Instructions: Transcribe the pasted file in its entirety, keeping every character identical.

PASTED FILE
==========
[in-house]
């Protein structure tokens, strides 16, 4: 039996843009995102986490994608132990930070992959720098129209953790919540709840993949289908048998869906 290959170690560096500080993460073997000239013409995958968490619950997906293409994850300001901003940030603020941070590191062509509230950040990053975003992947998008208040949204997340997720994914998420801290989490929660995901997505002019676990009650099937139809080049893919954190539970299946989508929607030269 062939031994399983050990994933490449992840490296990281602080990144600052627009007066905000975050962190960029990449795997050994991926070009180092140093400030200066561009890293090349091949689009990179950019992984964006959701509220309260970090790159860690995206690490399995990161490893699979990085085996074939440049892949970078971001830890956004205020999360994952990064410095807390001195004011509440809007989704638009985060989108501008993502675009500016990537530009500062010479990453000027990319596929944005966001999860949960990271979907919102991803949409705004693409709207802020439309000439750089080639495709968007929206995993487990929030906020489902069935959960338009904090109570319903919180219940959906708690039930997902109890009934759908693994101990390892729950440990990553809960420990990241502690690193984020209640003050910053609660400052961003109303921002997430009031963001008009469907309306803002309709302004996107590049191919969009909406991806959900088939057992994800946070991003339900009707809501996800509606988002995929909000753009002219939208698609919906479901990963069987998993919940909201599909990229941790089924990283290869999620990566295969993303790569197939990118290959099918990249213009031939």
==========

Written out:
[in-house]
């Protein structure tokens, strides 16, 4: 039996843009995102986490994608132990930070992959720098129209953790919540709840993949289908048998869906 290959170690560096500080993460073997000239013409995958968490619950997906293409994850300001901003940030603020941070590191062509509230950040990053975003992947998008208040949204997340997720994914998420801290989490929660995901997505002019676990009650099937139809080049893919954190539970299946989508929607030269 062939031994399983050990994933490449992840490296990281602080990144600052627009007066905000975050962190960029990449795997050994991926070009180092140093400030200066561009890293090349091949689009990179950019992984964006959701509220309260970090790159860690995206690490399995990161490893699979990085085996074939440049892949970078971001830890956004205020999360994952990064410095807390001195004011509440809007989704638009985060989108501008993502675009500016990537530009500062010479990453000027990319596929944005966001999860949960990271979907919102991803949409705004693409709207802020439309000439750089080639495709968007929206995993487990929030906020489902069935959960338009904090109570319903919180219940959906708690039930997902109890009934759908693994101990390892729950440990990553809960420990990241502690690193984020209640003050910053609660400052961003109303921002997430009031963001008009469907309306803002309709302004996107590049191919969009909406991806959900088939057992994800946070991003339900009707809501996800509606988002995929909000753009002219939208698609919906479901990963069987998993919940909201599909990229941790089924990283290869999620990566295969993303790569197939990118290959099918990249213009031939």